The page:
Geneva's philanthropists around 1900: a field made of distinctive but interconnected social groups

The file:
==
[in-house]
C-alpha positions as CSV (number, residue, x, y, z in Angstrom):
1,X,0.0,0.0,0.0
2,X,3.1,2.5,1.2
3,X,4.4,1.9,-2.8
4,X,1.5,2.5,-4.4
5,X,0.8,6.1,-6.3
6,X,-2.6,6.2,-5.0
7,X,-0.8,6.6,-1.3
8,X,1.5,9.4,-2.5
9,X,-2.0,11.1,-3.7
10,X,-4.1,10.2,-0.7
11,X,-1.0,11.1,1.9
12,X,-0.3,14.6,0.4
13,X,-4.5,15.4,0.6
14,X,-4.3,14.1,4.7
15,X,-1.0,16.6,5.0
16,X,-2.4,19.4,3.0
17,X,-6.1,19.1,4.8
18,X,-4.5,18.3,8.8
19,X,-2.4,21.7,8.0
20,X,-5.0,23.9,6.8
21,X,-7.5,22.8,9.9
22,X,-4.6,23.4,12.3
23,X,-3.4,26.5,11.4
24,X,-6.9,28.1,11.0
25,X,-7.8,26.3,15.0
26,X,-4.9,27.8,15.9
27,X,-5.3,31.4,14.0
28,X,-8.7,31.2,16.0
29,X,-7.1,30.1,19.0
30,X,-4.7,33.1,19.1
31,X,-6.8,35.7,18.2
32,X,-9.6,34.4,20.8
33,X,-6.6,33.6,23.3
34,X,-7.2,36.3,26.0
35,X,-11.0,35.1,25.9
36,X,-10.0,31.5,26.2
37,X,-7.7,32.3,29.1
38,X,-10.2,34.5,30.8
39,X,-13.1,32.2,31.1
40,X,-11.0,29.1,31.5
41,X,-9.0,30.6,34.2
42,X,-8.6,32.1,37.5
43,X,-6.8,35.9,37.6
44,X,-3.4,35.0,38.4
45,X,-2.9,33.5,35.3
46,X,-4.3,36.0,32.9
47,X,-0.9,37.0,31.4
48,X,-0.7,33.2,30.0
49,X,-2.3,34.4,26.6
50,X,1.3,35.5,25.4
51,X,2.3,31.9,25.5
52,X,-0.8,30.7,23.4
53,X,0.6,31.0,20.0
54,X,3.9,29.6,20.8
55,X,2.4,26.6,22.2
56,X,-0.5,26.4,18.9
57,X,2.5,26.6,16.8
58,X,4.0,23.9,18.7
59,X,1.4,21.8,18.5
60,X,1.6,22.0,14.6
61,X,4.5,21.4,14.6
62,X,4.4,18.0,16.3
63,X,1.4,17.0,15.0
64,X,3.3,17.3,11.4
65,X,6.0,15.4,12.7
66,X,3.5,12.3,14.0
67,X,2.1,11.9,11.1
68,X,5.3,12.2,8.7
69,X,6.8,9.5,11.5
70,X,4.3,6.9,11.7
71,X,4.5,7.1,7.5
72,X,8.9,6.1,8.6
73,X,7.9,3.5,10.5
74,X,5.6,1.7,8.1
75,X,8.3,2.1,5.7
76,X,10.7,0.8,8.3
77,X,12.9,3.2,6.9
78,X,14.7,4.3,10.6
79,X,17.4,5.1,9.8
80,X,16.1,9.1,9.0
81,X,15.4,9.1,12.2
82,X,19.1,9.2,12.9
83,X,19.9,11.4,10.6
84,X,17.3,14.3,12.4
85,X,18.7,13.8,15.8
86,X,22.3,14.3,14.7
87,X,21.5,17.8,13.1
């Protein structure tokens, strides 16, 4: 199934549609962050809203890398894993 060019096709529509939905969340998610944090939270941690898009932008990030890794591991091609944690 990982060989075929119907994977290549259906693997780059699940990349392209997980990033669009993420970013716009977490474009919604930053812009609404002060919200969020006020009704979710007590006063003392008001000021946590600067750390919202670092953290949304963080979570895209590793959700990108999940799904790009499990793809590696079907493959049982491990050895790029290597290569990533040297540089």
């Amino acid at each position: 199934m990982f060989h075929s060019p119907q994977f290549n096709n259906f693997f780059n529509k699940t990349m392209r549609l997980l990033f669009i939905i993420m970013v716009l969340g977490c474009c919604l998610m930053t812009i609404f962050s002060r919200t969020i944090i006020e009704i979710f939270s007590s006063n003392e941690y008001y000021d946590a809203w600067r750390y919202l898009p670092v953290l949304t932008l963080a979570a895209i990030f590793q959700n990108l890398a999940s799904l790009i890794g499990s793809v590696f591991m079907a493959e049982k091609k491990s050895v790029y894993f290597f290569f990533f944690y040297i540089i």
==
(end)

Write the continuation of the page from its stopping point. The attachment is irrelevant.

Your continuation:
This article analyses the social profile of Geneva's philanthropists around 1900. It shows that, contrary to what the literature on philanthropy argues, philanthropists belonged to varied social groups defined by diverse forms of capital (economic, social and cultural) and were involved in philanthropic activities related to their social status. Together, those philanthropists formed a social field. They were connected to each other and even needed to collaborate on specific issues. The article argues that interconnections between actors reinforced their social position. By examining this field through both quantitative and qualitative methods, the article highlights relationships and ties between actors and shows how they collaborated on the basis of commonly held principles.